by Skip Cohen
Lately, it seems like every post I write starts out referencing something different in our lives because of the pandemic. Like you, I'm taking a look in the rearview mirror more often than in the past, and it's become part of my daily routine.
I miss the total freedom all of us took for granted. I miss friends, planning for the next convention, and thinking about where Sheila and I might go for a long weekend. Everything has changed, but here's a good thing I'm learning to appreciate, my photographs.
I'm spending more time looking at past files and immensely enjoying Skylum's Luminar. They do not pay me, and I'm not an active affiliate, but I appreciate the simplicity of understanding how to adjust an image and make it a little better.
I also enjoy getting to know the various filters as I adjust an image to my taste. And for those of you who want to criticize what I did in the above photo, remember, "Beauty is in the eyes of the checkbook holder," and in this case, I'm my own client, and the checkbook holder.
In May of 2019, Sheila and I spent ten days in New Mexico and fell in love with so many different areas. We started in Albuquerque, then drove to Santa Fe and finished in Taos, making stops all along the way. One of the most interesting and poignant was Taos Pueblo. Acting like total tourists, we took the reservation tour, at that time still inhabited by a half dozen full-time residents.
There's a story behind the graveyard and church above:
From Craig K. Gowens page on Flickr in 2009
The original San Geronimo Church was built in 1619 when the Spanish settled the area and began forcibly converting the Tiwa people of the Taos Pueblo to Christianity. The Church was destroyed in the 1680 revolt that drove the Spanish from New Mexico, but rebuilt after their return a decade later. The second destruction of the church occurred at the hands of the U.S. Army in 1847.
During the American military occupation, the native Americans again made a bid for their own freedom, rejecting the authority of the new American territorial governor of New Mexico, Charles Bent, assassinating him in his home in Taos. The U.S. Army retaliated against the Taos Pueblo as one of the leaders of the revolt was a Tiwa native. Hundreds of Tiwa, mostly women and children, had taken refuge in the church during the attack and were killed when the Army bombarded the church with artillery. The bell tower of the church has been restored and serves as a remainder of lives lost in the attack.
One of the features I enjoy most with Luminar is my ability to see the before and after as I'm working on an image. I grabbed a screenshot of one small section of the picture. That bar down the middle slides left and right, allowing you to see each part of the image and the impact the changes you're making have on the finished product.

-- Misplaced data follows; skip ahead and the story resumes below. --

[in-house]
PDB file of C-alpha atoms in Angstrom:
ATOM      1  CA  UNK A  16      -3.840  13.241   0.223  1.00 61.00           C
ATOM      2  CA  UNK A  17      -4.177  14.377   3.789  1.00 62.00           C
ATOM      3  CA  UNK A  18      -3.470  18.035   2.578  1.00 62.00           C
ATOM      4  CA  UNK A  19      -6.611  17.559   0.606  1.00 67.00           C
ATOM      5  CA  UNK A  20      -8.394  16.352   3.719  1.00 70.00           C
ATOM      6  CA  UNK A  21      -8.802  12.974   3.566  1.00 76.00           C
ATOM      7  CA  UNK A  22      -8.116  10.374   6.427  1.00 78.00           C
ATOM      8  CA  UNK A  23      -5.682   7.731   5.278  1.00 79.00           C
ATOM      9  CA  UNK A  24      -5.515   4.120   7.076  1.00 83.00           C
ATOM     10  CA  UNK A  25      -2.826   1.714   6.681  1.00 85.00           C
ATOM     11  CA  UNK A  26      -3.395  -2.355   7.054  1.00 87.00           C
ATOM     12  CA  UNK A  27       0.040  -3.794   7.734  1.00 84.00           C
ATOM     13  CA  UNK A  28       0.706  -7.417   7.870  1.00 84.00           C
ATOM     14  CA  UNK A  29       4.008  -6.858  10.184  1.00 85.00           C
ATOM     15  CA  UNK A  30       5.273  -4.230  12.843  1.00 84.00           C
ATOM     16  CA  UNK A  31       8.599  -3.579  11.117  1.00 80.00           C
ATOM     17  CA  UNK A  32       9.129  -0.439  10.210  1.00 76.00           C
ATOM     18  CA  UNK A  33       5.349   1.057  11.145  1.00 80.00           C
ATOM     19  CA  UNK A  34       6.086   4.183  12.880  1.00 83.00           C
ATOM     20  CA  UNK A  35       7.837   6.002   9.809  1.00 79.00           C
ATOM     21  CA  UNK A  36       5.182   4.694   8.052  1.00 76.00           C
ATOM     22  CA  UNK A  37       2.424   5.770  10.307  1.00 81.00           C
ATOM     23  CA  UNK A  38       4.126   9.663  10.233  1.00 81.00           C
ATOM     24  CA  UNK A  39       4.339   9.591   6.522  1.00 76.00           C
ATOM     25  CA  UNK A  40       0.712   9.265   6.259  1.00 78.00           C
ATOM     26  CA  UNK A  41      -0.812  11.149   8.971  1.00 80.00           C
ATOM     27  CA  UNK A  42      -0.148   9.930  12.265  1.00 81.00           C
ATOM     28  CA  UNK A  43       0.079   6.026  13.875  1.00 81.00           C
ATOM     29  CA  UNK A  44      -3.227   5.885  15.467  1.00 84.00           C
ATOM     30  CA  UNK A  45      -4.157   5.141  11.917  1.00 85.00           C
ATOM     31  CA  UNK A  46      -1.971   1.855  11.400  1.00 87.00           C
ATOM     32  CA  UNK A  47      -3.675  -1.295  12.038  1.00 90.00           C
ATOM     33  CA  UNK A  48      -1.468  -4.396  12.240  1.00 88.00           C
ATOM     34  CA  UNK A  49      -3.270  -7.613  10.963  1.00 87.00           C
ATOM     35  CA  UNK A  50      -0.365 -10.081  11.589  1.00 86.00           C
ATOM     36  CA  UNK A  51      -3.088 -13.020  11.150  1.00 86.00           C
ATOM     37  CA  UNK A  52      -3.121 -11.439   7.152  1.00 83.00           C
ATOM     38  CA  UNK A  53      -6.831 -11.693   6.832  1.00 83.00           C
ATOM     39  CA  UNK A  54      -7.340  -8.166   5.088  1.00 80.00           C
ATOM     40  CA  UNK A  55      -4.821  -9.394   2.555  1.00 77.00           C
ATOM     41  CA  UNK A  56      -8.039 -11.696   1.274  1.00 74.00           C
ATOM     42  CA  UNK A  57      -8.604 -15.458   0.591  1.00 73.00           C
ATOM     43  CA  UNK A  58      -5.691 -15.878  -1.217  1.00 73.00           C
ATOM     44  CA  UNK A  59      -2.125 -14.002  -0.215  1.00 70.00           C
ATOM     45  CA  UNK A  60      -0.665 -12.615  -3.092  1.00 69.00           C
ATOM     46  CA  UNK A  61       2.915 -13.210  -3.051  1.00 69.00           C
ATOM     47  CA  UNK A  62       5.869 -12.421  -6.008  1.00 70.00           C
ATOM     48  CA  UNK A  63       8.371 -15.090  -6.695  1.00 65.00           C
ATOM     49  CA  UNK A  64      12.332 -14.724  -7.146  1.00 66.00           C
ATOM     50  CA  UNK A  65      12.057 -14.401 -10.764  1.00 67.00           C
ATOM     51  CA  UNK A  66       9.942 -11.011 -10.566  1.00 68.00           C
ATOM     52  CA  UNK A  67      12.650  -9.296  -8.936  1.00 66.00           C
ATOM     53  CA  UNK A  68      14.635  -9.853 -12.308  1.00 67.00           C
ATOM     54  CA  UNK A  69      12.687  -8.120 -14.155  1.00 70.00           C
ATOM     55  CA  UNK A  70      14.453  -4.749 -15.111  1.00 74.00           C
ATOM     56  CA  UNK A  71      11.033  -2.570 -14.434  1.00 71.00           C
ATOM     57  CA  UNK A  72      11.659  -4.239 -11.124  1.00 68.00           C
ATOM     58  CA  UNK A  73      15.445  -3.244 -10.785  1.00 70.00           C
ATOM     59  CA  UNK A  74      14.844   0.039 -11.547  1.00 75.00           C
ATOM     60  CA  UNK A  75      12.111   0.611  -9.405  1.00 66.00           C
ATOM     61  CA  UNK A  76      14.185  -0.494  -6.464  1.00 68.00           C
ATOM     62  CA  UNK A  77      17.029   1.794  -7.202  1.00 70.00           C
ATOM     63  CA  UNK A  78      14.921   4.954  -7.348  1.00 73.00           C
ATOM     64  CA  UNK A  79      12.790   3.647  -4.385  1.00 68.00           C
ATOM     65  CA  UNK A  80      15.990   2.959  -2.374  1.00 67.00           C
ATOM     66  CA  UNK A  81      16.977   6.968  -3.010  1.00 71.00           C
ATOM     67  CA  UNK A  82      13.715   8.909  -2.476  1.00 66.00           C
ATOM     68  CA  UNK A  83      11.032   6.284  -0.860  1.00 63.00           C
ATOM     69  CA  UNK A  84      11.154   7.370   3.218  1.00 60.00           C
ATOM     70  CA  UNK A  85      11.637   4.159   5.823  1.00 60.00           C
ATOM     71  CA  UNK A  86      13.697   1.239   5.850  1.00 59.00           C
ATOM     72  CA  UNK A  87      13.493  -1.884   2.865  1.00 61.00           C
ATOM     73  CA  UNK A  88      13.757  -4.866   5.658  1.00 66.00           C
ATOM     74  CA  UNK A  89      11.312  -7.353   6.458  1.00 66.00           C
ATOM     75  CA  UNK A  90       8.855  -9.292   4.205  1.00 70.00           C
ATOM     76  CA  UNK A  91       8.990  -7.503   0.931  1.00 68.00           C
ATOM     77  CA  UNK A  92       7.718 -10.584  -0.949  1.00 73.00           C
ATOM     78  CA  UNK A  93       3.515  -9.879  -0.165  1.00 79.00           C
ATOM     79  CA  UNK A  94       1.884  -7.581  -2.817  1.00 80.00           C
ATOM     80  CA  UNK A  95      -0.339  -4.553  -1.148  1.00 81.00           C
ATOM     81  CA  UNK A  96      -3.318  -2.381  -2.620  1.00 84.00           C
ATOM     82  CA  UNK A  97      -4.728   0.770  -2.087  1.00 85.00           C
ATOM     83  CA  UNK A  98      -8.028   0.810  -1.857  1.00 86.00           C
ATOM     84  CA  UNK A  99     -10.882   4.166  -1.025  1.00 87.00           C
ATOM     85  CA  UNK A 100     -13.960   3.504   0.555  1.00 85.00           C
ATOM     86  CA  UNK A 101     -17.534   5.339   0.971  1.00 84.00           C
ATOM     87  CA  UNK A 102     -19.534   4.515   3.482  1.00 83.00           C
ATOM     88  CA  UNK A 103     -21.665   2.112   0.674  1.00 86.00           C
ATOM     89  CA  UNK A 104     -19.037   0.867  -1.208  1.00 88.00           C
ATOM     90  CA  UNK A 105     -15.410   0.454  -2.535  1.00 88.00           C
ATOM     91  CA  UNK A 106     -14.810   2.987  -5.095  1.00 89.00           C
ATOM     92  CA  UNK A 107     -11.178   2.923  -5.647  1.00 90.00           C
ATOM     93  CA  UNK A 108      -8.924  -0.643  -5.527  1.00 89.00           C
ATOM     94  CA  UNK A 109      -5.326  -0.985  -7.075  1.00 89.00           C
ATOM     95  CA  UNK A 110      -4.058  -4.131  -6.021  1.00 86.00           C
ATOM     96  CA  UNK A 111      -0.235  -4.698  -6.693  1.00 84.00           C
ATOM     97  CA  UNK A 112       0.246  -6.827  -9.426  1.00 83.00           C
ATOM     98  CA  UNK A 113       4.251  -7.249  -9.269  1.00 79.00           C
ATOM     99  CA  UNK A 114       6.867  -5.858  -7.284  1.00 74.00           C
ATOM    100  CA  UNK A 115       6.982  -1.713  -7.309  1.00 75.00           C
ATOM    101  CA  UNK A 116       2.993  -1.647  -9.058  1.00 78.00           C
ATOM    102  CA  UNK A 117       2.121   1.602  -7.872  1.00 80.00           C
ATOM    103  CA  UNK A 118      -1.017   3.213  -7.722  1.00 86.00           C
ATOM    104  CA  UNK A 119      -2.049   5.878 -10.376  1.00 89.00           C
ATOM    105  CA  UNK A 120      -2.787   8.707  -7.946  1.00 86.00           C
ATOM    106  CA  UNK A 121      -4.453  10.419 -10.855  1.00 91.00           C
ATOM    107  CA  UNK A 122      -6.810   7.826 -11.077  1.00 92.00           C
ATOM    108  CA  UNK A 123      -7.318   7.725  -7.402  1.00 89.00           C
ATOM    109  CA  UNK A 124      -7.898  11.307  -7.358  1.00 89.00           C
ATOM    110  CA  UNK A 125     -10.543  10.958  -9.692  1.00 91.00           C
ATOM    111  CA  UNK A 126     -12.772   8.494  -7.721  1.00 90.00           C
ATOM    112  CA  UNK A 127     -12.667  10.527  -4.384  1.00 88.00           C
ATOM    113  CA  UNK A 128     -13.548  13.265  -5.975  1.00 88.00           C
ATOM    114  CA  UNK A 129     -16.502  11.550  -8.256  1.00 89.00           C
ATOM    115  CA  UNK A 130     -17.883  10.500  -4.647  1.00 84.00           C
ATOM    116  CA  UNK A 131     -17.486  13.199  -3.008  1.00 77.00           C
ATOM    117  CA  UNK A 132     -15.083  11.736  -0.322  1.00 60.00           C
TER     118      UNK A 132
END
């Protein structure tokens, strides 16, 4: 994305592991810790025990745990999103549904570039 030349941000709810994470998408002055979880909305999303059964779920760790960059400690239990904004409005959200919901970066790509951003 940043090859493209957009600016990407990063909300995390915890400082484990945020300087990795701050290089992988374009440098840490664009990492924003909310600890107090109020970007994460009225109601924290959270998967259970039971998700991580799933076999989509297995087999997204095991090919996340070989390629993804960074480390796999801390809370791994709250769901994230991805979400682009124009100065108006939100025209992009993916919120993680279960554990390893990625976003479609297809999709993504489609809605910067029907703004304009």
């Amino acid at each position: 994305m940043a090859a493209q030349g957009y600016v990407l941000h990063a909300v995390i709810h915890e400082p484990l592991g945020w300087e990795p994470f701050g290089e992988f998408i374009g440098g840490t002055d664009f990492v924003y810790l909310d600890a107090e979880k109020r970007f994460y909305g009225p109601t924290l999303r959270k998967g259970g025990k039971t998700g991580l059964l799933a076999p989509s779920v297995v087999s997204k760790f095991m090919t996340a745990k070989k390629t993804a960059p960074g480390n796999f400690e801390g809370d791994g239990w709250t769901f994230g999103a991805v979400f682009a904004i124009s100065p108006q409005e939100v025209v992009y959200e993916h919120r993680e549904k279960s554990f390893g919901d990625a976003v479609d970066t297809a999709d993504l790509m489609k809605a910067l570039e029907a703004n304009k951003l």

In this case, I used the one-touch clarity booster, gave the saturation a slight tweak, and then used the structure filter, which enhances clarity and micro-contrast in surface area between edges detected in an image, improving perceived detail and making photos stand out.
Besides sharing a small history lesson from New Mexico, and intro to Luminar, if you haven't used it - there's an even better bottom line.
The need to hunker down is wearing on all of us. Don't let the pandemic's challenges get in the way of the love you have as an artist and business owner. Business is out there, and it will come back - but in the meantime, keep working on your skill set.
Wander through your files and appreciate where you were a year ago. Use your photographs to keep your creative juices flowing, and that passion you have for imaging alive. Keep in touch with friends, stay active in social media, and keep your eye out for moments of inspiration from the people you respect most. Most important of all, don't let go of your dreams.
And one more thing to think about - It's that first convention we're all going to attend LIVE. What a celebration that's going to be. I'll meet all of you in the bar of the host hotel that first night in town...wherever that might be!
9/2/2020 03:47:03 pm
Interesting in 3 different ways - processing, history and looking forward to the most-crammed bar - EVER!
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